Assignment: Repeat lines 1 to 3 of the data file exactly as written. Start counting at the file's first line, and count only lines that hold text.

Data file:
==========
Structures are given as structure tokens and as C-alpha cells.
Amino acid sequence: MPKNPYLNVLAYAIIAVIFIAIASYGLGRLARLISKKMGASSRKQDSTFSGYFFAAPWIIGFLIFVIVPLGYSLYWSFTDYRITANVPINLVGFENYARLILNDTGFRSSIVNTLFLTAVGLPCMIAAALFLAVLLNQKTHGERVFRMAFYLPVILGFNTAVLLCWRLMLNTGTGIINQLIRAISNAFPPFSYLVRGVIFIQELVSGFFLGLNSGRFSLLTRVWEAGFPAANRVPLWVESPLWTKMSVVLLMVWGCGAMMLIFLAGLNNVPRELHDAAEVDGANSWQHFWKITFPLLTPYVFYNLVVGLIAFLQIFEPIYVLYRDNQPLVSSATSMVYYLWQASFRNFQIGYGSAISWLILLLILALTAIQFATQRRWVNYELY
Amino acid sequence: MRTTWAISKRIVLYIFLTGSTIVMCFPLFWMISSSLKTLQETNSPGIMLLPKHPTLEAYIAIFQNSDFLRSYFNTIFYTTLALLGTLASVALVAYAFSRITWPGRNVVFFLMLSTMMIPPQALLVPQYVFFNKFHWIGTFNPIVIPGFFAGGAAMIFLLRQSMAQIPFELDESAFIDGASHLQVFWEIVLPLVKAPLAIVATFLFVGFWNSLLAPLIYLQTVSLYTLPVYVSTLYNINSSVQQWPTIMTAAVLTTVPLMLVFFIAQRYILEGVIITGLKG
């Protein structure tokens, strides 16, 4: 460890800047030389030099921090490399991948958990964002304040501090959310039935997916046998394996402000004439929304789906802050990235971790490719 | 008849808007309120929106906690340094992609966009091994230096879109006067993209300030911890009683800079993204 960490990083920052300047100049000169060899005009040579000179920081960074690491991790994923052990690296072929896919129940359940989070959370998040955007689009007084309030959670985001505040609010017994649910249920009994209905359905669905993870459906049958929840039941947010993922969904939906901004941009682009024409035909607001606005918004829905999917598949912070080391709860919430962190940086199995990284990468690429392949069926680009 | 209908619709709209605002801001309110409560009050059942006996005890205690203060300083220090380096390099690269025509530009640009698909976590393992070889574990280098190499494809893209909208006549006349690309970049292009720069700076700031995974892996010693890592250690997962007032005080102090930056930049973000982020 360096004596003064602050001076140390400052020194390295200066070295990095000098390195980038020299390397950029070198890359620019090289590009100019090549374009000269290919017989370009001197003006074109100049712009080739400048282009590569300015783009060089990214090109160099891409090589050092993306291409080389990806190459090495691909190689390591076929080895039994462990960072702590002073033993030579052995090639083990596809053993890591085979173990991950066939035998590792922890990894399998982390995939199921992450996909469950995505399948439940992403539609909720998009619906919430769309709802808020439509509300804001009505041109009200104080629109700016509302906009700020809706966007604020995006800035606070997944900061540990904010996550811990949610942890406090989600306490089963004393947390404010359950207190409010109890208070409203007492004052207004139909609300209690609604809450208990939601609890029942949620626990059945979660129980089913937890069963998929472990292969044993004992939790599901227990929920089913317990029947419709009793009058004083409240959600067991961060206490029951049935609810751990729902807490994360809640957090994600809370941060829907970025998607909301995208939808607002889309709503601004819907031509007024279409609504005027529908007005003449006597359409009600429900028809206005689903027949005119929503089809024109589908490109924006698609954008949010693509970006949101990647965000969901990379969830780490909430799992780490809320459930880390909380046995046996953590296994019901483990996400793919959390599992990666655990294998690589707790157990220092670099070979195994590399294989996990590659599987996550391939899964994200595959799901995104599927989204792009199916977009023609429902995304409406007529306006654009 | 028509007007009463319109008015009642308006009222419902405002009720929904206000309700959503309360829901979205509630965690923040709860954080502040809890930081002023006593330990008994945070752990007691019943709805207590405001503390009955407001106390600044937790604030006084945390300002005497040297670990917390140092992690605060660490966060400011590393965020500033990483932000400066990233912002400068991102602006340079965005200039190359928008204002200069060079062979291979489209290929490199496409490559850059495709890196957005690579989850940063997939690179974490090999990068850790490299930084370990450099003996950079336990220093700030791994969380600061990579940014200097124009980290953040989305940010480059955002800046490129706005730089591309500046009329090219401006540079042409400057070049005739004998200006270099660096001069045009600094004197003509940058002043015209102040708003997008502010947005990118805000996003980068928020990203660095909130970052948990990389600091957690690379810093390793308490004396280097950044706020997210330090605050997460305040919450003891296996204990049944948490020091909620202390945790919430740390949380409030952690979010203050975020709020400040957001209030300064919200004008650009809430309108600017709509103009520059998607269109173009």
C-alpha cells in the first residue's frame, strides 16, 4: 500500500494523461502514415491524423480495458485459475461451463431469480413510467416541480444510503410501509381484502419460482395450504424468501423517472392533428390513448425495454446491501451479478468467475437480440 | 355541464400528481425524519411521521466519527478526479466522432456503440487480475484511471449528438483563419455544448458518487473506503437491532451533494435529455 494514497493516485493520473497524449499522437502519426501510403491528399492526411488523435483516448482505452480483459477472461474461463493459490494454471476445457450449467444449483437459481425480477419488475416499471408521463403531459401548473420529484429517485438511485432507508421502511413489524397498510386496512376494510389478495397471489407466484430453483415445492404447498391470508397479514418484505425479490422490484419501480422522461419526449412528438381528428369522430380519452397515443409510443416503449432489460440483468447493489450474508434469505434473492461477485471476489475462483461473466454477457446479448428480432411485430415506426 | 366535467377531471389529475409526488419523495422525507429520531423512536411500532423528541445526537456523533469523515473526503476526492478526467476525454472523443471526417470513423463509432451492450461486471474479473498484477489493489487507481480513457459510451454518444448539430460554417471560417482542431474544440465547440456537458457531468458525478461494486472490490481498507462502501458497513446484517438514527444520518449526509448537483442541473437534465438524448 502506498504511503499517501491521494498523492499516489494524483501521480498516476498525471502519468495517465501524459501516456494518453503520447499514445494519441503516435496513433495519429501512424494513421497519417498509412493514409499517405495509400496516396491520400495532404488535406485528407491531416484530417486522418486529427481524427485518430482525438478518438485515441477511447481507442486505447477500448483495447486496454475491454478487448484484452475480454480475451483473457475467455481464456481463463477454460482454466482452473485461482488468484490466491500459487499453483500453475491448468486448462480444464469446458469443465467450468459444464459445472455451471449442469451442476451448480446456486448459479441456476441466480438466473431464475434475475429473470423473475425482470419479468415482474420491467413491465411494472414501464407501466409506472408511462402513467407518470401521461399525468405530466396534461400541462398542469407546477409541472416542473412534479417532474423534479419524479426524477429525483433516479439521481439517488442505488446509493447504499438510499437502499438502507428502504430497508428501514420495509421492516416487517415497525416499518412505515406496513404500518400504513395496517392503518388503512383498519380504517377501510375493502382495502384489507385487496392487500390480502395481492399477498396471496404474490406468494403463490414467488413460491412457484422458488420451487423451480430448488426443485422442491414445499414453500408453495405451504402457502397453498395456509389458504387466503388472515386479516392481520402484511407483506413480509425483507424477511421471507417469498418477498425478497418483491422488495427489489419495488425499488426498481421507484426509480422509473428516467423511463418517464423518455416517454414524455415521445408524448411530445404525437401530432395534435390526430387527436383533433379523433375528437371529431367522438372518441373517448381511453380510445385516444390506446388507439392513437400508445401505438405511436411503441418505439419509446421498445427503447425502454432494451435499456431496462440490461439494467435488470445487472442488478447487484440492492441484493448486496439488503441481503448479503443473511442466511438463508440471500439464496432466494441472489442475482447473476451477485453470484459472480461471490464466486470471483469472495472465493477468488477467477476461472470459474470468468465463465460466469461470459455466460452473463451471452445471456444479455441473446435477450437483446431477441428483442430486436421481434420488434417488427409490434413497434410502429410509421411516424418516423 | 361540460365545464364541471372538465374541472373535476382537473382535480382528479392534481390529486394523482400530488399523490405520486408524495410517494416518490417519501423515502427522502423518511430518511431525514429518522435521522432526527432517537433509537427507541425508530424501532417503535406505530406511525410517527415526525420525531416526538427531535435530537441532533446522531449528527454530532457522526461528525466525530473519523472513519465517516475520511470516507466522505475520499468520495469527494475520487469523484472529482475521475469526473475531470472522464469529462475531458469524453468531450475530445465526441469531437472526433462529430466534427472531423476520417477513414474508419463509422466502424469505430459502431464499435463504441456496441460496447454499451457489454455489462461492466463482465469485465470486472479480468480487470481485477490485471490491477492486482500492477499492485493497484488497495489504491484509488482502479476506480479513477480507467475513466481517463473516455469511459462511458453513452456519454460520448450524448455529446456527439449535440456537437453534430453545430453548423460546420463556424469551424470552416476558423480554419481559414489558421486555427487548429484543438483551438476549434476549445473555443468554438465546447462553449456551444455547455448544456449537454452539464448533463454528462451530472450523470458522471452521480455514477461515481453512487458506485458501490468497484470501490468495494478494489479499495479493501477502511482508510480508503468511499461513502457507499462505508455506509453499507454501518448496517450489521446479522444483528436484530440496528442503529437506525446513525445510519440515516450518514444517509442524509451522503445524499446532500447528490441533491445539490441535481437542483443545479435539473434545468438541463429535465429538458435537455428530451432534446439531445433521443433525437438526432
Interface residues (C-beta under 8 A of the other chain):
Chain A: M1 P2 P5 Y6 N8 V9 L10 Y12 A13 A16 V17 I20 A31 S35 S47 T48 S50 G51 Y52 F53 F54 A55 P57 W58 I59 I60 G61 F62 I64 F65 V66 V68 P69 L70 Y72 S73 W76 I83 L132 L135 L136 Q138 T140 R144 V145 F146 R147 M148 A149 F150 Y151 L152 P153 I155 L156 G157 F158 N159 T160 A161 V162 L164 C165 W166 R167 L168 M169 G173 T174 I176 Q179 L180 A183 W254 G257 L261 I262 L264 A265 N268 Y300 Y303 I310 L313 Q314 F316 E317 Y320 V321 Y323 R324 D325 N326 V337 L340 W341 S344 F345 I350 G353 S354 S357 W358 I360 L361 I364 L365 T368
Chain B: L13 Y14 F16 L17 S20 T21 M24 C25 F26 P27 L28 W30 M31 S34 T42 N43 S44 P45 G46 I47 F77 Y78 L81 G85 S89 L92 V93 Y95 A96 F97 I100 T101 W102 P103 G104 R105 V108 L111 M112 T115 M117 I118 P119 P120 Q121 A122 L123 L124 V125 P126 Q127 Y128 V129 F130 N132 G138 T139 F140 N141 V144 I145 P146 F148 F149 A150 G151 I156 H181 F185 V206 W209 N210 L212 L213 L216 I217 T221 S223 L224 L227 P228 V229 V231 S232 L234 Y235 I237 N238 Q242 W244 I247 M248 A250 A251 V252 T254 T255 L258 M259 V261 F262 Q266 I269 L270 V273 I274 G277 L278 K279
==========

Structures are given as structure tokens and as C-alpha cells.
Amino acid sequence: MPKNPYLNVLAYAIIAVIFIAIASYGLGRLARLISKKMGASSRKQDSTFSGYFFAAPWIIGFLIFVIVPLGYSLYWSFTDYRITANVPINLVGFENYARLILNDTGFRSSIVNTLFLTAVGLPCMIAAALFLAVLLNQKTHGERVFRMAFYLPVILGFNTAVLLCWRLMLNTGTGIINQLIRAISNAFPPFSYLVRGVIFIQELVSGFFLGLNSGRFSLLTRVWEAGFPAANRVPLWVESPLWTKMSVVLLMVWGCGAMMLIFLAGLNNVPRELHDAAEVDGANSWQHFWKITFPLLTPYVFYNLVVGLIAFLQIFEPIYVLYRDNQPLVSSATSMVYYLWQASFRNFQIGYGSAISWLILLLILALTAIQFATQRRWVNYELY
Amino acid sequence: MRTTWAISKRIVLYIFLTGSTIVMCFPLFWMISSSLKTLQETNSPGIMLLPKHPTLEAYIAIFQNSDFLRSYFNTIFYTTLALLGTLASVALVAYAFSRITWPGRNVVFFLMLSTMMIPPQALLVPQYVFFNKFHWIGTFNPIVIPGFFAGGAAMIFLLRQSMAQIPFELDESAFIDGASHLQVFWEIVLPLVKAPLAIVATFLFVGFWNSLLAPLIYLQTVSLYTLPVYVSTLYNINSSVQQWPTIMTAAVLTTVPLMLVFFIAQRYILEGVIITGLKG